Kay Boyle

Kay Boyle (1902-1992) lived an exciting life in Paris in the yeasty 1920’s and 30’s, mingling with Beckett and Joyce and Djuna Barnes and serving there as foreign correspondent for The New Yorker. She married three times, and in her later years taught college in San Francisco.

Though her poetic output was slight compared to her 24 books of fiction and several works of nonfiction, it is significant nonetheless, notable for its hardy lyricism and passionate tone. Kay’s political activism is grist for much of her poetry and she kept this work lively with imagery and ringing language, avoiding the pitfall of harangue. I confess a preference for her less political work, which seems more punchy and economical.


The buckhounds went on under the rain
with the wet fern swinging lace over their eyes
and their skins hanging like crumpled velvet

the bucks shod with leaves like silk sandals
danced on chopsticks over the suey of red lizards
                               white stalks
                               and caterpillars

the gentlemen slapped with their crop-butts at their clean leather

Now the gentlemen turn back out of the high dripping world
to fires that repeat themselves in the copper
of andirons and whiskey glasses

with the throats of the buckhounds sunk over their insteps
and the hound teats bruised blue on the fine floor

Dreams Dreamed

Spring birds wing to the feeding tray
As Bowery bums wing to a bar. Their wings
Are slick as worn-out sleeves. They sing,
Both birds and bums, melodiously and grievously.
Their feet are thin. Both species wing
To seed and drink with lidless eyes.

Could I but strew in with the sunflower seeds
That wild beaks seek, the dreams
Contained within the eggshell skulls of bums,
Would I not be both bird and bum, and seed and drink,
And grief and melody? Would I not see
With equal clarity the morning star,
And the glass left empty at the corner bar?

Advice to the Old (Including Myself)

Do not speak of yourself (for God’s sake) even when asked.
Do not dwell on other times as different from the time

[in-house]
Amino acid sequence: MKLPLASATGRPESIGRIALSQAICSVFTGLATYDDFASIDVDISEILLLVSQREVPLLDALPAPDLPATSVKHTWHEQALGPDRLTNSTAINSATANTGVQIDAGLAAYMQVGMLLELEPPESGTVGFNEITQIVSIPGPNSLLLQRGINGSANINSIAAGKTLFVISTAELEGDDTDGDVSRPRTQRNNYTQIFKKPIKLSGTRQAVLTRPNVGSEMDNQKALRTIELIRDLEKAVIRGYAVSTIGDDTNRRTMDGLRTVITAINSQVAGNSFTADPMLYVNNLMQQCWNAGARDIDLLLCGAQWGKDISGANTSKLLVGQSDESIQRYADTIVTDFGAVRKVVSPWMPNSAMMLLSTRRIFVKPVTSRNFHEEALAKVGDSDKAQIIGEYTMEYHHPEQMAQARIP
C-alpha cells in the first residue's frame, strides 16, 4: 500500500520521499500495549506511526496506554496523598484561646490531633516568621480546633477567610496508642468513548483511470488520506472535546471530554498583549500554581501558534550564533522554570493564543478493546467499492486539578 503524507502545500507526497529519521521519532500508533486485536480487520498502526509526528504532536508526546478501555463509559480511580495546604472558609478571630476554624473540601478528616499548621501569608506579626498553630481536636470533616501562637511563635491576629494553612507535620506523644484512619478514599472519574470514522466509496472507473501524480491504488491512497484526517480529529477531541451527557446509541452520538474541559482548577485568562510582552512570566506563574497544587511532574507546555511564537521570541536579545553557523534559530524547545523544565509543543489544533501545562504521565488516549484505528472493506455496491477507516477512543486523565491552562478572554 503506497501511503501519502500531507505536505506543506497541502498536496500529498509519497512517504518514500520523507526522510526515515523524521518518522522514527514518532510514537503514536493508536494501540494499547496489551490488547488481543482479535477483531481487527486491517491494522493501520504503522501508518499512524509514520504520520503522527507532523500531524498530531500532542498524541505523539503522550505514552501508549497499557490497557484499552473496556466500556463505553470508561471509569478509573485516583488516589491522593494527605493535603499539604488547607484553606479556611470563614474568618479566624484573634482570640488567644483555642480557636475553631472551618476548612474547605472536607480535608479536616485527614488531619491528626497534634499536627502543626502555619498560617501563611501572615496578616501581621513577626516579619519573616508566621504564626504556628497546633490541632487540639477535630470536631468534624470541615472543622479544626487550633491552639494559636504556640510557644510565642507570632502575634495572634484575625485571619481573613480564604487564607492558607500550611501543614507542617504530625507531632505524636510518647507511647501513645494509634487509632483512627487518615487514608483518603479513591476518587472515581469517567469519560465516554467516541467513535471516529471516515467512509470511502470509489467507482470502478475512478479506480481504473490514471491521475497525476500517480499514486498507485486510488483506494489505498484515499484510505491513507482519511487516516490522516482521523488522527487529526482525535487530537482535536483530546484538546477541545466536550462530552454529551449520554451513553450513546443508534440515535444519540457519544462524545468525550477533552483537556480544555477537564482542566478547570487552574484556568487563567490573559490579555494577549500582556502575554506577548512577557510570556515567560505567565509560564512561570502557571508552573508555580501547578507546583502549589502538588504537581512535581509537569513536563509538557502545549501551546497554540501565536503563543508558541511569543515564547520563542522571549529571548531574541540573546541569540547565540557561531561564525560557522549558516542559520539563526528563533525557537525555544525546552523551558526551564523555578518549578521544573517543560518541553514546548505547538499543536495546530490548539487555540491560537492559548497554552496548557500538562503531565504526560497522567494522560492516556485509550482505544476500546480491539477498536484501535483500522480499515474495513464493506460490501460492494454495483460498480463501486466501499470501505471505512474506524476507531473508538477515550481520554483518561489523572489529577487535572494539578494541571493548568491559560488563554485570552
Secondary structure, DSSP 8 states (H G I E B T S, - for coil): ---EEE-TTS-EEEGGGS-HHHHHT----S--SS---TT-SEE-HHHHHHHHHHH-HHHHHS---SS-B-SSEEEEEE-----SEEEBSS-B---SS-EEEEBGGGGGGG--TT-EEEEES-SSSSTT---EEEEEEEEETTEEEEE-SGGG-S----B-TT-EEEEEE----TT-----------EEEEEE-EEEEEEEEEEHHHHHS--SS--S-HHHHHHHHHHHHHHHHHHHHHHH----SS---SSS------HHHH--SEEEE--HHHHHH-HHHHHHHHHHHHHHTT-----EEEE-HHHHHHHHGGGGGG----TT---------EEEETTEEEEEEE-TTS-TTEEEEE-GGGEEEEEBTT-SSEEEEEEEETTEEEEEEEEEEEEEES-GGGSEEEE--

Whose air we breathe; or recall books with broken spines
Whose titles died with the old dreams. Do not resort to
An alphabet of gnarled pain, but speak of the lark’s wing
Unbroken, still fluent as the tongue. Call out the names of stars
Until their metal clangs in the enormous dark. Yodel your way
Through fields where the dew weeps, but not you, not you.
Have no communion with despair; and, at the end,
Take the old fury in your empty arms, sever its veins,
And bear it fiercely, fiercely to the wild beast’s lair.

Ode to a Maintenance Man and his Family

Renato O. Jones, you maintain my beliefs
And service my thoughts when they cease to function.
You repair the ailing equipage of the present, transform
The past into flowers around the shuffle-board court
Where there were none before. You speak
The melodious languages of countries that bask
In the sun, employ vacuum respirator as though
It were a rod or staff from the garden of Paradise.

You anoint windowpanes with Windex and kneel
In concern for stains on the carpeting,
As men knelt in ancient cathedrals where their voices
Murmured in prayer. You restore me with dance-steps
From harbors you knew: Shanghai, Marseilles, Trinidad,
And how many others. The songs that you sing
(As you unclog drains or retrieve lights when bulbs
Flicker and fail, or weave copper patches into the webs
Of damaged screen doors) are magical with the music
Of names of your family: Carmelita, Christopher, Dissere,
Alex and Mark, and Kevin and Kenneth and Kerwin.

Each day you say to me—not in words but in the eloquence
Of your presence—that infinite patience with mankind is everything.

October 1954

Now the time of year has come for the leaves to be burning.
October, and the month fills me with grief
For the girl who used to run with the black dogs through them,
Singing, before they burned. Light as a leaf
Her heart, and her mouth red as the sumac turning.

Oh, girl, come back to tell them with your bell-like singing
That you are this figure who stands alone, watching the dead leaves burn.
(The wind is high in the trees, and the clang of bluejay voices ringing
Turns the air to metal. This is not a month for anyone who grieves.)
For they would say that a witch had passed in fury if I should turn,
Gray-haired and brooding, and run now as I once ran through the leaves.

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